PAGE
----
Michaelle Jean may be Canada's best diplomat
When Michaelle Jean ascended to the role of Governor General, she would have been forgiven for thinking that she didn't have her work cut out for her.
Considering the central importance of the Governor General's office to Canadian democracy it's odd that the Governor General has largely been irrelevant in Canadian politics.
However, it's becoming increasingly clear that Michaelle Jean is setting the bar for future Governors General higher than it has ever been before.
There should be little doubt that Jean is one of the best diplomatic assets Canada currently has at its disposal -- if not the absolute best.
It seems that no matter which world leader Michaelle Jean meets she cannot help but impress. Following Barack Obama's visit to Ottawa this week Jean has been invited to continue correspondance with Obama regarding the situation in Haiti.
With Canadian soldiers still serving in the country, Haiti has become Canada's forgotton mission. And while Canada recently increased its aid commitment to Haiti the day-to-day prospects of Hatians has reportedly improved very little.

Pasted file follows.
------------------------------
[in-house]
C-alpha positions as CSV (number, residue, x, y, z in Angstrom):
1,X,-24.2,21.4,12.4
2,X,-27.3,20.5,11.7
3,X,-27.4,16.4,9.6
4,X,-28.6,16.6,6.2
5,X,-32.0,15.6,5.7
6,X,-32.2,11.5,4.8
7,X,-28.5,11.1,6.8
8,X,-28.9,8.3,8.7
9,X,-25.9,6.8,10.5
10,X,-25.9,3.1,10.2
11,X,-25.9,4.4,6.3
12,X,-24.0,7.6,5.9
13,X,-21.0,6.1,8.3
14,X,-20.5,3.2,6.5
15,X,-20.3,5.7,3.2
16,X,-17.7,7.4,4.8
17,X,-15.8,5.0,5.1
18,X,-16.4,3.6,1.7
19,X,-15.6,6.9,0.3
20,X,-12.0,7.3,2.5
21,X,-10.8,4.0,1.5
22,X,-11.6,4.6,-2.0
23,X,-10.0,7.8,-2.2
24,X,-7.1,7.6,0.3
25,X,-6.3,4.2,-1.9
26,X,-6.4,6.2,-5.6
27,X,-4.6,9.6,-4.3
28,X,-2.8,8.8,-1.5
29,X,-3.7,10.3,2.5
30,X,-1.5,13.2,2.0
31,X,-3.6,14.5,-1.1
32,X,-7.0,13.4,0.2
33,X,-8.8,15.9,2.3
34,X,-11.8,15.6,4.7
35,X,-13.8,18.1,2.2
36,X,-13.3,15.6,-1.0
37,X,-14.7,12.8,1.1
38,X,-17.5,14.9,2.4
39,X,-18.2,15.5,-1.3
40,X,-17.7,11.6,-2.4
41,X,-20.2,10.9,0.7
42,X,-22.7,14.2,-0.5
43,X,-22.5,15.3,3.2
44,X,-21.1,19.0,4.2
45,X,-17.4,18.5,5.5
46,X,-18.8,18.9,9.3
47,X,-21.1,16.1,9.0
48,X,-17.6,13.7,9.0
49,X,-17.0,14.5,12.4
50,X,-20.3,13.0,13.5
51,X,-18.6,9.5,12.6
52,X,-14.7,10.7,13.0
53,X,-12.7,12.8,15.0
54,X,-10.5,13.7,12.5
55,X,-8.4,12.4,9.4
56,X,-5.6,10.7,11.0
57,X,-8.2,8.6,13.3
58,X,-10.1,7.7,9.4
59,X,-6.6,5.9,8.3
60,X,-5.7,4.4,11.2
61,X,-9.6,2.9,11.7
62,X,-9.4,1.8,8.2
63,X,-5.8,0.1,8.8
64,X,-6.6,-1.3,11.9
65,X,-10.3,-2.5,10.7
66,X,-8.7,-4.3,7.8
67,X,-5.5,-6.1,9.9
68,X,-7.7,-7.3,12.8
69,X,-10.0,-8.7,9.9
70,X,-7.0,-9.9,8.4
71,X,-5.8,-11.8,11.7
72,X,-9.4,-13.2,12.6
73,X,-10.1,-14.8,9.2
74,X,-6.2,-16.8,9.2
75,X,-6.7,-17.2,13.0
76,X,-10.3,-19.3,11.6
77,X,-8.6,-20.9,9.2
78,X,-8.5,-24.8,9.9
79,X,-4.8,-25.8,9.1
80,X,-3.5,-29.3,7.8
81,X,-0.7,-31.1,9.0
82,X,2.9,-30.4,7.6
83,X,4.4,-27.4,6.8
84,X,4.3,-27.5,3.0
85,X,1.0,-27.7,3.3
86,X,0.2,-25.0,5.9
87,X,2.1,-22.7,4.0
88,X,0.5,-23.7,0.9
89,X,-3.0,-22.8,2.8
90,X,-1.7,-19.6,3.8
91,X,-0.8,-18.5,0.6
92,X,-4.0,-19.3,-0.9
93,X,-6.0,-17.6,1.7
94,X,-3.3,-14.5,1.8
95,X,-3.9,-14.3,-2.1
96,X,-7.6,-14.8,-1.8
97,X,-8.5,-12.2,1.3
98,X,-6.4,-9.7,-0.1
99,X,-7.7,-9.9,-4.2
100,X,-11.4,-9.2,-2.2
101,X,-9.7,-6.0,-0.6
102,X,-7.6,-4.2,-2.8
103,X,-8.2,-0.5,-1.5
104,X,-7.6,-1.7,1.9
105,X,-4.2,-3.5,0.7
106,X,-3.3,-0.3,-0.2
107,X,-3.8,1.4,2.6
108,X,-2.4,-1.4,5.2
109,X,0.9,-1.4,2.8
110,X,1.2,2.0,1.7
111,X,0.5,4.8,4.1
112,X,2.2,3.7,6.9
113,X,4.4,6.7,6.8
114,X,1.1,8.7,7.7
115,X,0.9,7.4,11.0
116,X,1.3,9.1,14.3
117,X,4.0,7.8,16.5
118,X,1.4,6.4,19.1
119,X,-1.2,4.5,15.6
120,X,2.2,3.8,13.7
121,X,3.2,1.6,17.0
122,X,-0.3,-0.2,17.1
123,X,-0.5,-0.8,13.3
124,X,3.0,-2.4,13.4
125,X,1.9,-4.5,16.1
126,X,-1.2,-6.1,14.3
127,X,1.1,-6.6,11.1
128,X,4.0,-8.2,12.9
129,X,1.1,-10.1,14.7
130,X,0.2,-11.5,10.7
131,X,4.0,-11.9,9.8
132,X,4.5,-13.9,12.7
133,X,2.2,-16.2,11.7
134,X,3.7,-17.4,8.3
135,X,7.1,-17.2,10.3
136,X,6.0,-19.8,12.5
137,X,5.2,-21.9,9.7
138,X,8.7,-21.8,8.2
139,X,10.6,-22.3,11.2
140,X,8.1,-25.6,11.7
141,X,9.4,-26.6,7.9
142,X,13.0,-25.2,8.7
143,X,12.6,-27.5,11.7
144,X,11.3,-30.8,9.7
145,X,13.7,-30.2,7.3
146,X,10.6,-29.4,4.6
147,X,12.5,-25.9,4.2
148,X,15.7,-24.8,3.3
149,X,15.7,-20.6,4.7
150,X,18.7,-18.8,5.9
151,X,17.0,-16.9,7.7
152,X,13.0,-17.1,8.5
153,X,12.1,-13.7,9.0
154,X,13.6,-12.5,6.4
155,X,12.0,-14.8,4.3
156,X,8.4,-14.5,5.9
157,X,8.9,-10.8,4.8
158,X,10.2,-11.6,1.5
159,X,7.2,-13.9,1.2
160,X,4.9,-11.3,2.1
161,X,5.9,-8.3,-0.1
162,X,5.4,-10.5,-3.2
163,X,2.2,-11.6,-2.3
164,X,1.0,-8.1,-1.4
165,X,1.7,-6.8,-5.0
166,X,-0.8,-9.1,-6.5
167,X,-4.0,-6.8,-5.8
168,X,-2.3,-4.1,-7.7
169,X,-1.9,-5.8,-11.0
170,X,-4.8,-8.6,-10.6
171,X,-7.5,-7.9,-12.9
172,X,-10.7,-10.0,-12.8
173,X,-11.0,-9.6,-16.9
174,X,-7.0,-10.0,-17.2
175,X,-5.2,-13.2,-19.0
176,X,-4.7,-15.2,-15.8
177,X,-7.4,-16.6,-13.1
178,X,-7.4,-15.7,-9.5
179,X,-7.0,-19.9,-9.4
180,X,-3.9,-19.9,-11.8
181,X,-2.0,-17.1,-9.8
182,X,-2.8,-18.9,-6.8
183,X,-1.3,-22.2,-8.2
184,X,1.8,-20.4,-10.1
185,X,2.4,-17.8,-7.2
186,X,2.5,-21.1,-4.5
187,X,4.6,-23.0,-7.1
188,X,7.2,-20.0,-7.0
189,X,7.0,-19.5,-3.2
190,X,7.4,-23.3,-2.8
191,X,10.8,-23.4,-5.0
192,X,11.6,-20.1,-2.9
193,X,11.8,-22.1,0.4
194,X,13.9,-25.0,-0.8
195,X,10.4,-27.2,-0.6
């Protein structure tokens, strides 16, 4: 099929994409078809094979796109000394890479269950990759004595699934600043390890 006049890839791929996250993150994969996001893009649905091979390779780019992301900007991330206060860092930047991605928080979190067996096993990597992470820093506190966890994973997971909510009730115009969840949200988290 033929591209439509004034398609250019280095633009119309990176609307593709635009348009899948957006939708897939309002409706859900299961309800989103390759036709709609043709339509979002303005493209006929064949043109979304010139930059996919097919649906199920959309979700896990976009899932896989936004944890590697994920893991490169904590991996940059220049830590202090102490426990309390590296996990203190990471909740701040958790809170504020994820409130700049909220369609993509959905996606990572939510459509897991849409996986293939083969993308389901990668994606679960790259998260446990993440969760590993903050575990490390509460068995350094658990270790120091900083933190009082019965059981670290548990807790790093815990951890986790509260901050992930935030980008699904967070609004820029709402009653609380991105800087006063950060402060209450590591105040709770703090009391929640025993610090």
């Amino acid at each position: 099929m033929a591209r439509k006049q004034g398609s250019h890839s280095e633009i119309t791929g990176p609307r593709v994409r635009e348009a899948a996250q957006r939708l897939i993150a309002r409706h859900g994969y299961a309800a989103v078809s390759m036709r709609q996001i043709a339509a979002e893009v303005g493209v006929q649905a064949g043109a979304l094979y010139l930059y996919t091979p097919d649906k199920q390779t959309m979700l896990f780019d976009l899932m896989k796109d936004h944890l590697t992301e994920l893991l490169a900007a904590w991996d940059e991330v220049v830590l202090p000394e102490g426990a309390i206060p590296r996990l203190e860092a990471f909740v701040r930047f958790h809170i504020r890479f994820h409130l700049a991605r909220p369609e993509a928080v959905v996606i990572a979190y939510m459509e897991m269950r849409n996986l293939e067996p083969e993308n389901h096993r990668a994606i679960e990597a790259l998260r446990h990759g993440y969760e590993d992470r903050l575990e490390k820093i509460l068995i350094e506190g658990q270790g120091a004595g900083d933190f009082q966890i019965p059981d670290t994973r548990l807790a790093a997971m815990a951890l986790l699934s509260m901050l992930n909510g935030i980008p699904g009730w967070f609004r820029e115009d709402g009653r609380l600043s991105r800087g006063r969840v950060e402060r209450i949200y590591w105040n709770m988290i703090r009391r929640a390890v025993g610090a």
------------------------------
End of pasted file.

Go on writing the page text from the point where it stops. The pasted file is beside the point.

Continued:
While the arduous task of arranging a formal visit to Washington may be prohibitive to Jean actually paying a visit to Obama in person, Jean will hopefully keep the lines of communication between herself and Obama open.
The new US President isn't the only foreign dignitary -- and key ally -- that Jean has mightily impressed. French President Nicolas Sarkozy was known to be awestruck by the Governor General.
Considering Jean's obviously incredible talent for the task it seems that the amount of time it takes to plan an official visit -- reportedly upwards of a year -- may actually make the Governor General's office a waste of her talents. Perhaps it's time for Canada to establish a new office -- perhaps something along the lines of a Diplomat General -- to accomodate individuals of Jean's mammoth talents, and allow other, less overwhelmingly impressive, individuals to serve as Governor General.
To date, Jean's efforts have produced dividends on two important areas of Canadian policy -- the fight against Quebec separatism and Canada's peacekeeping mission in Haiti.
By contrast Jean's successor, Adrienne Clarkson, ran up an impressive bill traveling Europe peddling the questionable idea of "Nordicness" to not-so-impressed northern European dignitaries.
If Michaelle Jean continues to impress on the global stage one can only imagine where her career path could take her. Perhaps elected office could lead her to becoming Canada's second female -- and first black -- Prime Minister.
But considering the normally apolitical nature of her office, such speculation may be more than slightly imprudent.
One way or another, Michaelle Jean is an incredible asset to Canada. Hopefully, Prime Minister Stephen Harper is wise enough to make the most of it.
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